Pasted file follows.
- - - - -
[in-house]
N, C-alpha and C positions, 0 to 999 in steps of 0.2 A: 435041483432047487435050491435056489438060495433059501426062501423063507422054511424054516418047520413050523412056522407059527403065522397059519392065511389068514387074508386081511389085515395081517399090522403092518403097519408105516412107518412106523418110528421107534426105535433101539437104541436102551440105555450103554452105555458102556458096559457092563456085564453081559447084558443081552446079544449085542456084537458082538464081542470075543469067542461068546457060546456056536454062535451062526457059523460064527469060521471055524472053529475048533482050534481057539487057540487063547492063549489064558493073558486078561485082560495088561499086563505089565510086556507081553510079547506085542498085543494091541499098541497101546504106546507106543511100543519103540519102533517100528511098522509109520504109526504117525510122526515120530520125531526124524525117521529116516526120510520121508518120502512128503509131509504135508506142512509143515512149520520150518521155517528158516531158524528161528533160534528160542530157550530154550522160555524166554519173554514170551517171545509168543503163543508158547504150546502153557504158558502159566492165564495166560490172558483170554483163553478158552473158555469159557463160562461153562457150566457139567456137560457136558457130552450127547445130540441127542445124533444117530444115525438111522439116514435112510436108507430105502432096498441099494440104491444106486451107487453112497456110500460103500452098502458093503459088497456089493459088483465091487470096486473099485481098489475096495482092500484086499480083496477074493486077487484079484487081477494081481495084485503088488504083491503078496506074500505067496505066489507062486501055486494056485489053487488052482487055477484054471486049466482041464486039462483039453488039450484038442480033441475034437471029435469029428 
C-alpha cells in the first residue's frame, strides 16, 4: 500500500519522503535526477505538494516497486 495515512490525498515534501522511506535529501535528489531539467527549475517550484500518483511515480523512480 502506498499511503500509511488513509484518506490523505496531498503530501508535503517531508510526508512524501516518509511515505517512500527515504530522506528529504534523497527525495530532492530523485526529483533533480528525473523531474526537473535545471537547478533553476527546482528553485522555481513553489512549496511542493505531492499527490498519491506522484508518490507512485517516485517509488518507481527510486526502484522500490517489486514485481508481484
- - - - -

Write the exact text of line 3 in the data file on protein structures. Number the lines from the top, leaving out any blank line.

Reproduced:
C-alpha cells in the first residue's frame, strides 16, 4: 500500500519522503535526477505538494516497486 495515512490525498515534501522511506535529501535528489531539467527549475517550484500518483511515480523512480 502506498499511503500509511488513509484518506490523505496531498503530501508535503517531508510526508512524501516518509511515505517512500527515504530522506528529504534523497527525495530532492530523485526529483533533480528525473523531474526537473535545471537547478533553476527546482528553485522555481513553489512549496511542493505531492499527490498519491506522484508518490507512485517516485517509488518507481527510486526502484522500490517489486514485481508481484